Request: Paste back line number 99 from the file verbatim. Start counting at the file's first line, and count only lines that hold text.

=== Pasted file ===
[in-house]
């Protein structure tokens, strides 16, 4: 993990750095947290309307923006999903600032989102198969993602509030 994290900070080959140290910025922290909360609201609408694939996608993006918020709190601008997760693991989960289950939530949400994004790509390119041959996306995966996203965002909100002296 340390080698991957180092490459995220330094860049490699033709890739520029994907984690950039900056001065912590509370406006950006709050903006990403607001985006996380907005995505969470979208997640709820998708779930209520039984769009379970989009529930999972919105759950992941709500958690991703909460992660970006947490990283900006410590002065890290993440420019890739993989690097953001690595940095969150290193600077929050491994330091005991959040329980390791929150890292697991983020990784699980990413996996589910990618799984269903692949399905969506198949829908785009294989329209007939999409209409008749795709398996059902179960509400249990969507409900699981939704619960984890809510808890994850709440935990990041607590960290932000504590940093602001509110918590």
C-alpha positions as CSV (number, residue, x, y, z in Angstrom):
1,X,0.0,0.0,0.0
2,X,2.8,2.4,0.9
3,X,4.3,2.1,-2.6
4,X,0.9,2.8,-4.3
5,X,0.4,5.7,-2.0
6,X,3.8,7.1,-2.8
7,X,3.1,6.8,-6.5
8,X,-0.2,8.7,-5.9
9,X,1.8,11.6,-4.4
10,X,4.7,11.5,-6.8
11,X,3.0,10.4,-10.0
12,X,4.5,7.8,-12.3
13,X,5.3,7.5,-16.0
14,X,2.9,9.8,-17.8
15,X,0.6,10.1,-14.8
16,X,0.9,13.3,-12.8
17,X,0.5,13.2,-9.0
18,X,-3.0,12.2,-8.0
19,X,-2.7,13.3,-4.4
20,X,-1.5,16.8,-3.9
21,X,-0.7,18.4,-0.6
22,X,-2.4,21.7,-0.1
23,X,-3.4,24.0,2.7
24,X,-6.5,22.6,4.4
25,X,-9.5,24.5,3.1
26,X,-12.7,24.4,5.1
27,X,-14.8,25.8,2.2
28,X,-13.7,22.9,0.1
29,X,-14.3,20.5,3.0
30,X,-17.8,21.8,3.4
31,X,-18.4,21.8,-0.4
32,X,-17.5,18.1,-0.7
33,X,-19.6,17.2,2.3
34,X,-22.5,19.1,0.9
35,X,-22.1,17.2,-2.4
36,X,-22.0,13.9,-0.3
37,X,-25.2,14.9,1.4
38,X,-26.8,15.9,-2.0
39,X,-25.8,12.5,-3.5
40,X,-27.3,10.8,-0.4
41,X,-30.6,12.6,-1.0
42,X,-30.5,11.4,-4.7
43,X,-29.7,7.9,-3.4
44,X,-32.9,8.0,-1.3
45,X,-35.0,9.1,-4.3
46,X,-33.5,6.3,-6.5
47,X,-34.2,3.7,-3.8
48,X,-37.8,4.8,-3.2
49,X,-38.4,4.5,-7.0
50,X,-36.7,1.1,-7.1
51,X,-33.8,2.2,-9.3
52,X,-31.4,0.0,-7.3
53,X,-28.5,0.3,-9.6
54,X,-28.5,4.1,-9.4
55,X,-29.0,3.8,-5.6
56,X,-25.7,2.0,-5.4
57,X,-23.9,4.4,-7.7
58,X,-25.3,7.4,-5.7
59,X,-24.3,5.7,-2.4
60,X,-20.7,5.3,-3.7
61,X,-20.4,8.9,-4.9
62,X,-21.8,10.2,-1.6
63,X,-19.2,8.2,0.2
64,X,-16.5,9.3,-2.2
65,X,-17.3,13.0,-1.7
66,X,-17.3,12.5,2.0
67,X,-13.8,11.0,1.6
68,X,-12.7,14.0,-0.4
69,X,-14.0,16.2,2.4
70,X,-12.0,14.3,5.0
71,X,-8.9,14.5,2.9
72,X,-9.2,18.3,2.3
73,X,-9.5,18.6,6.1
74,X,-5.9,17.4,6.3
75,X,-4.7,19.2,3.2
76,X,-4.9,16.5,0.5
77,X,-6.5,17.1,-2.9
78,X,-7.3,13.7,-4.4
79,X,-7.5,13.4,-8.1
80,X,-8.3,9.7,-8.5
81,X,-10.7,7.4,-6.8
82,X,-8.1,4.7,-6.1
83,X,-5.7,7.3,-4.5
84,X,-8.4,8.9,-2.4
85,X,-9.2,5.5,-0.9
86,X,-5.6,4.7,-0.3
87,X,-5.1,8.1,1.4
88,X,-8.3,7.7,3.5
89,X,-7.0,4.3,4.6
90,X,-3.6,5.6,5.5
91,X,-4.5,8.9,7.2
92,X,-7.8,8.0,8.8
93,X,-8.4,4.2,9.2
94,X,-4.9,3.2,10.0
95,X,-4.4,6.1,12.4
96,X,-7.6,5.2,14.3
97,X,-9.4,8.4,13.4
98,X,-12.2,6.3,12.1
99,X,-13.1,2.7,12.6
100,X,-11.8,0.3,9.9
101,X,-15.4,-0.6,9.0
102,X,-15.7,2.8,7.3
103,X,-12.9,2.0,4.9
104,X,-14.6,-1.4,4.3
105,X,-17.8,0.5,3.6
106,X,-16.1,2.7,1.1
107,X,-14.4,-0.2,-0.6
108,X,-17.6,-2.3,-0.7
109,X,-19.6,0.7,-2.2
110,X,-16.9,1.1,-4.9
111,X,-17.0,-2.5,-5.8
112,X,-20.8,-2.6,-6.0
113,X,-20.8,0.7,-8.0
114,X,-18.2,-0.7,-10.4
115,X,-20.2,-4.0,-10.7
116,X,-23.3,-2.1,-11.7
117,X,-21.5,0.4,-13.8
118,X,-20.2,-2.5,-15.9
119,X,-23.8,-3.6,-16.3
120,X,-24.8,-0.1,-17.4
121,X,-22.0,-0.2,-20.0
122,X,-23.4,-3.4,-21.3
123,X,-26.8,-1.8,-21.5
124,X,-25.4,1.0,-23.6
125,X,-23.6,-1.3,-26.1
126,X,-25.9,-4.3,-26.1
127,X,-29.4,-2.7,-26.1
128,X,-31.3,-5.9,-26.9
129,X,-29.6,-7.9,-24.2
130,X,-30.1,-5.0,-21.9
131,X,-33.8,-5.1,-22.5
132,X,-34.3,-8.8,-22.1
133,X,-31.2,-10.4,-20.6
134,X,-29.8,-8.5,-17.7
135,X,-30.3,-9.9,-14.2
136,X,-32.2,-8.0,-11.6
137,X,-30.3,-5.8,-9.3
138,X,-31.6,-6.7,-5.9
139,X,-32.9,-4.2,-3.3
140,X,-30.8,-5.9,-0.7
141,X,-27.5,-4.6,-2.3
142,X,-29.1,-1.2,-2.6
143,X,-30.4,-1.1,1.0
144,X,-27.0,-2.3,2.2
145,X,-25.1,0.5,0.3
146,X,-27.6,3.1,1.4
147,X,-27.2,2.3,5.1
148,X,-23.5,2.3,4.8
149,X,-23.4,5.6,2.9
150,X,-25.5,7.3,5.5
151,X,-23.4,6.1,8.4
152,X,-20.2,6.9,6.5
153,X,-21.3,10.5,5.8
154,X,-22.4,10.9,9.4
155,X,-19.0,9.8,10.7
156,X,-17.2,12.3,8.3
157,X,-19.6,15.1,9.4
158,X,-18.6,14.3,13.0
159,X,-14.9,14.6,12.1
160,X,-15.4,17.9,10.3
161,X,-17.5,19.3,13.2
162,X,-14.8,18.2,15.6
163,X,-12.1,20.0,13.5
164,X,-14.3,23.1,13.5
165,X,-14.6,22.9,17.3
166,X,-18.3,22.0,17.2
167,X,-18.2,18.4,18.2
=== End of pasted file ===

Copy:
96,X,-7.6,5.2,14.3